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  • Aggressiveness and shyness

    Children learn to restrain their aggressiveness. Are you worried when a two-year-old child clings to another's hair or when a four-year-old takes away a toy gun from another? Some parents believe that such aggression should be immediately suppressed. There is no doubt that our civilized life would be impossible if people did not know how to restrain their aggressiveness. But parents should not worry too much about this. A normal child himself gradually learns this as his character develops and with good relations with his parents.

    Think about how the child's aggressiveness is transformed in different periods of development. A hungry baby is furious at the whole world. The one-year-old, when he is annoyed, can hit the mother in the face, if she allows it to him. By one and a half years, if he was brought up affectionately but firmly, he will refrain from such an attack, but he will show his anger, stomping his feet.

    A two-year-old child without hesitation beats a scoop on the head of another, if he took his toy. A four-year-old is much more civilized. He will argue with the robber, at least first.

    Meanwhile, he learns to vent his aggressive addictions in the game. At first it's a very simple game. He points a toy gun and says: "Bach! I shot you! "He is amused by the thought of murder. But you do not need to scold or "educate" him. He already knows that you can not damage other people, and releases steam in the game.(This is one of the reasons for children's love for stories about violence.) One can go a little further and assume that a child who can play in wounds and murders can result in being much more friendly than those who restrain such aspirations.

    When boys reach the age of six to ten years, their games depicting violence become more organized. Students of high school and college children's games are no longer satisfied. Their place is occupied by sports, sports games, debates and struggle for superiority in study. All these activities require a certain aggression. But this aggressiveness is controlled by dozens of rules and conditions.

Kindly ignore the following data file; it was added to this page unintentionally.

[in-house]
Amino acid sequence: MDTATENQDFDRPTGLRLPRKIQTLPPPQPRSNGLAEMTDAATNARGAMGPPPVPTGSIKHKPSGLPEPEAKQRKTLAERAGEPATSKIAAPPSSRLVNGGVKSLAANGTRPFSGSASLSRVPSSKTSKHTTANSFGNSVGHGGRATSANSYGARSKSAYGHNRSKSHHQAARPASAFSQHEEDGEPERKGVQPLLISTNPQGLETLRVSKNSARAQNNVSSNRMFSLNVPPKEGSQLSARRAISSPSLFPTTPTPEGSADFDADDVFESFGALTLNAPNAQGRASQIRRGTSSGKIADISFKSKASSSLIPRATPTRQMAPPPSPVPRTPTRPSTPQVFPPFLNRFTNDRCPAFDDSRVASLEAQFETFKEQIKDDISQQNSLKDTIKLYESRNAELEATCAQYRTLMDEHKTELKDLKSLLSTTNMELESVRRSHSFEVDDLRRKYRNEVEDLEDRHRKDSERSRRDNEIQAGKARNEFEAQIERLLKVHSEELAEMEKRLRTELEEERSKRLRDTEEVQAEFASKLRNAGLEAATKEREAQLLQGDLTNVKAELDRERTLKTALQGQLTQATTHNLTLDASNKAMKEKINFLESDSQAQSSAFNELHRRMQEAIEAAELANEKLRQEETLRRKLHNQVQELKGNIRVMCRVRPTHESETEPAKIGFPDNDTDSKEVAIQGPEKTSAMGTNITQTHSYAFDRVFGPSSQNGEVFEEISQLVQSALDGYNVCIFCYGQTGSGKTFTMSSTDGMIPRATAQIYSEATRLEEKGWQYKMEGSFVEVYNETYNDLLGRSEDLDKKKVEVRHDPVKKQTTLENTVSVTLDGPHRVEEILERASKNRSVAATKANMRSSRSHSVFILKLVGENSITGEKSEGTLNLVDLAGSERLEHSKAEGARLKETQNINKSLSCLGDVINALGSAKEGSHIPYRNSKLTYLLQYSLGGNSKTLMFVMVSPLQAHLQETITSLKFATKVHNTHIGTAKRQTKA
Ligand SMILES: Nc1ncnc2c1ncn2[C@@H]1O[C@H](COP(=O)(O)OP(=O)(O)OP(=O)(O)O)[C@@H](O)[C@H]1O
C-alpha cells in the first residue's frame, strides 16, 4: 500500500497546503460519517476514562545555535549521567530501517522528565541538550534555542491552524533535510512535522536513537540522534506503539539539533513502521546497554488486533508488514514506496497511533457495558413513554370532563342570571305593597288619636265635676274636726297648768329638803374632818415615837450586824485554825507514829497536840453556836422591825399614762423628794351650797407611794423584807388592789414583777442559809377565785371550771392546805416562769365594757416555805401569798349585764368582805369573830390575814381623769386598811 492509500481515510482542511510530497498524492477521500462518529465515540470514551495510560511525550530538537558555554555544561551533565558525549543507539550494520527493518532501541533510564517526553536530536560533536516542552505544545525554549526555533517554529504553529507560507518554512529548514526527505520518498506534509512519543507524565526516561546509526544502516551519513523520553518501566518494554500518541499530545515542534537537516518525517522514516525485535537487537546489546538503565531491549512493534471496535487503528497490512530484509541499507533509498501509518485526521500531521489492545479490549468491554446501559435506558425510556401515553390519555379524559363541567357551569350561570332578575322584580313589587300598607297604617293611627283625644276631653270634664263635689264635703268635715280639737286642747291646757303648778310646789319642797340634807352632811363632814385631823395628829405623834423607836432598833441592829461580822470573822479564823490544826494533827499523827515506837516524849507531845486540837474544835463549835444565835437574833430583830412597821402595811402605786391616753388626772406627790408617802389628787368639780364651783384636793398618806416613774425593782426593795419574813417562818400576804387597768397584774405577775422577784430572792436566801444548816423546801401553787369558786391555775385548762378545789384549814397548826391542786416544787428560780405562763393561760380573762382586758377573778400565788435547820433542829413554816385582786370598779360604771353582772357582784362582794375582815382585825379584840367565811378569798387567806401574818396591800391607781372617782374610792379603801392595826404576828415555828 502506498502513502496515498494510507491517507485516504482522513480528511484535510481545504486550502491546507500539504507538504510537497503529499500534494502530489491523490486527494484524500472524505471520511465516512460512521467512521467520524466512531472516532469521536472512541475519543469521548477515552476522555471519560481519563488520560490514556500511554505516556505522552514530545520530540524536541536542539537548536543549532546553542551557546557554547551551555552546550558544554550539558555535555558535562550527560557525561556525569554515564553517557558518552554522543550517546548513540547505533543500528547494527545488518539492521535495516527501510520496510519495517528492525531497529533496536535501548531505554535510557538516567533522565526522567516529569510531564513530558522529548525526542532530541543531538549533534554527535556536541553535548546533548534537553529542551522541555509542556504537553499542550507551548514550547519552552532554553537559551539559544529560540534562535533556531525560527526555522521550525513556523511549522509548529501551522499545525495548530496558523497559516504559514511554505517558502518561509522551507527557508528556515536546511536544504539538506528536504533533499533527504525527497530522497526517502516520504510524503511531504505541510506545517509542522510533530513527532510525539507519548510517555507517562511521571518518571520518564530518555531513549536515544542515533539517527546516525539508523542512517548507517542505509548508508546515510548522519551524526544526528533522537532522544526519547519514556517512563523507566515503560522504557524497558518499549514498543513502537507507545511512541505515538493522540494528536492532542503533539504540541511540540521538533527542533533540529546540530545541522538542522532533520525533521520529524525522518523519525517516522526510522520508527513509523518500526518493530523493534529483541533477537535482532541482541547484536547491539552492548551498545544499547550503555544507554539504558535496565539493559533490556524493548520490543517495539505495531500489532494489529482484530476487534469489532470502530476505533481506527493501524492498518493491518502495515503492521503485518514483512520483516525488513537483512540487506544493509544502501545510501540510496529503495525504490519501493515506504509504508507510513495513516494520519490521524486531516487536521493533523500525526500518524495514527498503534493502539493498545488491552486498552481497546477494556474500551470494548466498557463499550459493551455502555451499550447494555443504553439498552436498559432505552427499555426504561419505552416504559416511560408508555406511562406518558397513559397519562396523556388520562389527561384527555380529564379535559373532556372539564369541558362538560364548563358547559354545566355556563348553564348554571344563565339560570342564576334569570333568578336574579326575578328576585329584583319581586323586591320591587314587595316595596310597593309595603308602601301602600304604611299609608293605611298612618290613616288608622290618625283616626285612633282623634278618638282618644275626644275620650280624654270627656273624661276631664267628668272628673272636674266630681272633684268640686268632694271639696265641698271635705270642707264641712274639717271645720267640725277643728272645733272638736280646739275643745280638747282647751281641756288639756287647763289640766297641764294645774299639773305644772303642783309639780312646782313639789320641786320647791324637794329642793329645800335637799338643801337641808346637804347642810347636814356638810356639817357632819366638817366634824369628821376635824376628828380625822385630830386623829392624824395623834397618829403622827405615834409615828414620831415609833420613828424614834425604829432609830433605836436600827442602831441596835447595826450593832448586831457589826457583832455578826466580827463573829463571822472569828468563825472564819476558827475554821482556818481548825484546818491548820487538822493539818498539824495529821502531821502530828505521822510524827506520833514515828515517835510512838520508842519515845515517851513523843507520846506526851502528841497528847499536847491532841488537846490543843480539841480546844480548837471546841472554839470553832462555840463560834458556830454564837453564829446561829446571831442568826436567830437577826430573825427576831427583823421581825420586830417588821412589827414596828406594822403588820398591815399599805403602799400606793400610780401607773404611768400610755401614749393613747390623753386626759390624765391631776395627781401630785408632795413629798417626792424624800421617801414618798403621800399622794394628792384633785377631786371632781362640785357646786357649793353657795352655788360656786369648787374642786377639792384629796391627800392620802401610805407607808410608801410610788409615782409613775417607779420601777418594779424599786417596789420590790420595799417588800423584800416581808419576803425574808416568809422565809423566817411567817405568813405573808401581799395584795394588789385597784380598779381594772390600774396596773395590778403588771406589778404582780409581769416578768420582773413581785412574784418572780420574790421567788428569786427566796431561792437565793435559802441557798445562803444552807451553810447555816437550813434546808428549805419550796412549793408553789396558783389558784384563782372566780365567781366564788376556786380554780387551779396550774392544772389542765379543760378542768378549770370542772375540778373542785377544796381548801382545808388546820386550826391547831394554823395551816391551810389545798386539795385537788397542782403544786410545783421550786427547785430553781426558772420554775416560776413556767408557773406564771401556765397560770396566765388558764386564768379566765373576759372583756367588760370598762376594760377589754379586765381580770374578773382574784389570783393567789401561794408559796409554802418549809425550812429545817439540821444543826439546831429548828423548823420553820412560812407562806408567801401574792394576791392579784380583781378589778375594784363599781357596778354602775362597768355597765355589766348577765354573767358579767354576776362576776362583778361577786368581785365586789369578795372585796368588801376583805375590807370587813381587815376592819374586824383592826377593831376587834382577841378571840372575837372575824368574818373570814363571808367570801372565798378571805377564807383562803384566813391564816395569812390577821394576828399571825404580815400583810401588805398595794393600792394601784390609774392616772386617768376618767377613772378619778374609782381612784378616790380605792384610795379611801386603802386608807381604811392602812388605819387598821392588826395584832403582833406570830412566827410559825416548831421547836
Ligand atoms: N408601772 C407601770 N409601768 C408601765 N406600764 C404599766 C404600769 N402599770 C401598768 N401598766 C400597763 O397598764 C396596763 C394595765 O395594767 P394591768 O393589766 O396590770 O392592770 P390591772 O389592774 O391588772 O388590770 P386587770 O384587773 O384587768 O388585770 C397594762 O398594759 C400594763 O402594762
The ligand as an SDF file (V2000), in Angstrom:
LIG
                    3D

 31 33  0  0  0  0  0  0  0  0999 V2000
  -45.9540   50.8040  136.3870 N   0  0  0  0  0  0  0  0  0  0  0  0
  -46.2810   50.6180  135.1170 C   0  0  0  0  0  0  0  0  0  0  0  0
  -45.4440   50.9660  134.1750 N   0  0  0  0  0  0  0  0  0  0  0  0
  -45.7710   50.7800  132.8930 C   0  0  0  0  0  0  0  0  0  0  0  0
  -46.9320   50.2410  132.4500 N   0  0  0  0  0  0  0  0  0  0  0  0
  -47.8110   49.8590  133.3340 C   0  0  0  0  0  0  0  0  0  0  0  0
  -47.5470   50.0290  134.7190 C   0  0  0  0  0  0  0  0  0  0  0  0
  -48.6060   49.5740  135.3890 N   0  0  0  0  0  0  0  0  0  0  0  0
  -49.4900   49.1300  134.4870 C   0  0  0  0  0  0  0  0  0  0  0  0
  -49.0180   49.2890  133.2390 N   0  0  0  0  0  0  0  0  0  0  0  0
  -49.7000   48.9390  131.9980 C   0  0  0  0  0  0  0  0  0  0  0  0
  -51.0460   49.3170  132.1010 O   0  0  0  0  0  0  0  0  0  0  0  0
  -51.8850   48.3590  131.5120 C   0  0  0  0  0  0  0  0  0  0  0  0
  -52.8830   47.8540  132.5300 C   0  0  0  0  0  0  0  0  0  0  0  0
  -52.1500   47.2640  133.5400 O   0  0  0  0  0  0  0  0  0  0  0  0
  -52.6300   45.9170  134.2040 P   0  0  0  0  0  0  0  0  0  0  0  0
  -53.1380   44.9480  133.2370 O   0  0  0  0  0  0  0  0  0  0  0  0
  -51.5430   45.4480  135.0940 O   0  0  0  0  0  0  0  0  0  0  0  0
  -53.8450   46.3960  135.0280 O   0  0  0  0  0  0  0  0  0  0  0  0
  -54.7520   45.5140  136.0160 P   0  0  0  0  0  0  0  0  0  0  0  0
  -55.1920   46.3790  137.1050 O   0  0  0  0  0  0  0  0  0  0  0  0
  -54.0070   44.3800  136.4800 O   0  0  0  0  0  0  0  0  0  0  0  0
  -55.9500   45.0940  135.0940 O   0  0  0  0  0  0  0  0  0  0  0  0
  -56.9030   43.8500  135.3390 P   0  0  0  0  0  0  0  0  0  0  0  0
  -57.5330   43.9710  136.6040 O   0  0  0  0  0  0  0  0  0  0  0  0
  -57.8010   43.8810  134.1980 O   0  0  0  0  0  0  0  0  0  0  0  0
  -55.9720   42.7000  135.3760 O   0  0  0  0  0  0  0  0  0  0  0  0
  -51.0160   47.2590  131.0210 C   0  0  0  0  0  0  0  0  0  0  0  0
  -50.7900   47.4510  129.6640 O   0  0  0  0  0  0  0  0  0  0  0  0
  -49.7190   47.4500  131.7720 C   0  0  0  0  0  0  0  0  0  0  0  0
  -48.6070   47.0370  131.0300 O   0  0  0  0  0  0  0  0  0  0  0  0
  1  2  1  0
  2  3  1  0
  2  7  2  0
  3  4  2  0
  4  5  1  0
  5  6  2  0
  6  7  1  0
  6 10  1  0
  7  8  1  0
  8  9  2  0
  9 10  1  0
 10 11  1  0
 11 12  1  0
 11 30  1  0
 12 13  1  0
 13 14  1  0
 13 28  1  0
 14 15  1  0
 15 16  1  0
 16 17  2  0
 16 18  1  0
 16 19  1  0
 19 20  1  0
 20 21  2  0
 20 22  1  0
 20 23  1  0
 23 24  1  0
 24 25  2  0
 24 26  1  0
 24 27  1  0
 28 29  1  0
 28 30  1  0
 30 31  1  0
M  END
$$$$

When a person goes into the adult world and goes to work, he still needs his aggressive instincts, but they are even more controlled and civilized. He vies for a higher position in the service. He tries to make his business prosperous. On the farm, he fights bad weather and pests and competes with other farmers at the autumn fair.

    In other words, when a two-year-old child strikes another on the head, or a four-year-old plays shooting, or a nine-year-old reads with bloodthirsty comics, he goes through the necessary stages of curbing his aggressive inclinations, and this will make him a worthy citizen.

    I do not want to say that you should not do anything if your little child is unusually angry towards other children or if your eldest son is more violent than the other boys. Excessive aggressiveness needs to be contained, and this is easily achieved if you look closely

    Bad words. Sometimes at three, more often in four years, a child goes through a stage when he likes bad words. Children offend each other with expressions such as "You're a big ass" or "I'll smash you in the outhouse," and consider themselves witty and brave. This should be considered a normal stage in their development. You can ask the child to stop if you do not like it, or you can let him play until he gets bored.

    Growing up, all children communicate with each other, and they have a chance to get acquainted with obscene or "dirty" words. Long before they understand the meaning of these words, the children already know that they are not good. As people, they repeat them to show that they are already big and do not be afraid to be a little bad. Conscientious and conscious parents usually experience a severe shock hearing such words from the lips of their children, which seem so innocent to them. What should the good parents do in this case? It is better not to faint and not pretend that you are mortally offended or frightened. For a shy child, this is too strong a test: he will be alarmed and become afraid of other children who use such words. But most of the children, after discovering that such words shock parents, rejoice at heart. Some will now repeat their homes, hoping to produce the same effect. Others, which threats will prevent from using obscene words at home, in other places will still pronounce them. The fact is that when you tell a child that with simple sounds he can shock the whole world, you seem to give him in hand a real loaded cannon and say: "Just do not shoot it."On the other hand, I do not think you should be silent and reconciled. You can firmly tell the child that you, like most other people, do not like to hear these words and do not want to use it.